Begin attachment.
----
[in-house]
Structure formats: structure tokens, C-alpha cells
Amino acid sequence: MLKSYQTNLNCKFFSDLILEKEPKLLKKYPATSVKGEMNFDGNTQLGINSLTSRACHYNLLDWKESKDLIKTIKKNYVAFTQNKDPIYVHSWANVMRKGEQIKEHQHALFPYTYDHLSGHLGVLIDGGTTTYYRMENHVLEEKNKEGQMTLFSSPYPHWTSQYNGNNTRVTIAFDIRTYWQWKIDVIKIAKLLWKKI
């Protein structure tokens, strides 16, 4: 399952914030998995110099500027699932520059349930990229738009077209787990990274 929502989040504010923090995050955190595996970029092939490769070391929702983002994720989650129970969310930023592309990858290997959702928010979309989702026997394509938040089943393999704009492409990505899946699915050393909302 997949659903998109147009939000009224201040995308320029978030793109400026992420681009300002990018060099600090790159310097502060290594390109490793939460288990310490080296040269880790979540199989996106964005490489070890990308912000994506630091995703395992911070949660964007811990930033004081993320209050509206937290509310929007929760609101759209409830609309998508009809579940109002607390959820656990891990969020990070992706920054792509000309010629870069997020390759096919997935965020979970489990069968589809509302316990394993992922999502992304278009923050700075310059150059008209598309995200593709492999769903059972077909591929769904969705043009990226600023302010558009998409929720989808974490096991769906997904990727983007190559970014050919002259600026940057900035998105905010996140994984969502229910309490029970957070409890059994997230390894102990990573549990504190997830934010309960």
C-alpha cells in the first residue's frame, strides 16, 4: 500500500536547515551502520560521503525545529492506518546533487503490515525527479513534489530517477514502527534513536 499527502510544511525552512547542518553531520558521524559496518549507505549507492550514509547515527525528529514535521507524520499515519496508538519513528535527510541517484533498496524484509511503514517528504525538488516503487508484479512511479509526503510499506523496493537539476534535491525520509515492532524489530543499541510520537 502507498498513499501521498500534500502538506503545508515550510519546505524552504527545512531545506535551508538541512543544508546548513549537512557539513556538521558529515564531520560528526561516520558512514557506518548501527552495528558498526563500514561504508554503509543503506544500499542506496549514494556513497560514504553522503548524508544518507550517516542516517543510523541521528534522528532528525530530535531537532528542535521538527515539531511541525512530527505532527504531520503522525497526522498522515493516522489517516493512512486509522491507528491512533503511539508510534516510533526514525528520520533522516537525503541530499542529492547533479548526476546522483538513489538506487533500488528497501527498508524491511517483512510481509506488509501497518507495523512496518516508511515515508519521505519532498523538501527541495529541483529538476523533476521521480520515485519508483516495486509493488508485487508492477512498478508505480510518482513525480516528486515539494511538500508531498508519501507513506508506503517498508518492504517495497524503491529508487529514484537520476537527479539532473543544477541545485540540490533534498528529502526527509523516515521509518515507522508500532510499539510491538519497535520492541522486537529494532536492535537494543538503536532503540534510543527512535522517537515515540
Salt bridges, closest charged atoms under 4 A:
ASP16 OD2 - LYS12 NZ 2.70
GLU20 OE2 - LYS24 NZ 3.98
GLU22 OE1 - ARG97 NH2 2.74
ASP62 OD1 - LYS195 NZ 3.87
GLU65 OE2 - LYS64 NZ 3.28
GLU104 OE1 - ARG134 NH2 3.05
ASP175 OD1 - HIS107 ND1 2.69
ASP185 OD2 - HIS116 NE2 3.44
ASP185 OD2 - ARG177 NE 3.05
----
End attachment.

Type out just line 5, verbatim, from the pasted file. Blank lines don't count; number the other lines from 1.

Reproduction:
C-alpha cells in the first residue's frame, strides 16, 4: 500500500536547515551502520560521503525545529492506518546533487503490515525527479513534489530517477514502527534513536 499527502510544511525552512547542518553531520558521524559496518549507505549507492550514509547515527525528529514535521507524520499515519496508538519513528535527510541517484533498496524484509511503514517528504525538488516503487508484479512511479509526503510499506523496493537539476534535491525520509515492532524489530543499541510520537 502507498498513499501521498500534500502538506503545508515550510519546505524552504527545512531545506535551508538541512543544508546548513549537512557539513556538521558529515564531520560528526561516520558512514557506518548501527552495528558498526563500514561504508554503509543503506544500499542506496549514494556513497560514504553522503548524508544518507550517516542516517543510523541521528534522528532528525530530535531537532528542535521538527515539531511541525512530527505532527504531520503522525497526522498522515493516522489517516493512512486509522491507528491512533503511539508510534516510533526514525528520520533522516537525503541530499542529492547533479548526476546522483538513489538506487533500488528497501527498508524491511517483512510481509506488509501497518507495523512496518516508511515515508519521505519532498523538501527541495529541483529538476523533476521521480520515485519508483516495486509493488508485487508492477512498478508505480510518482513525480516528486515539494511538500508531498508519501507513506508506503517498508518492504517495497524503491529508487529514484537520476537527479539532473543544477541545485540540490533534498528529502526527509523516515521509518515507522508500532510499539510491538519497535520492541522486537529494532536492535537494543538503536532503540534510543527512535522517537515515540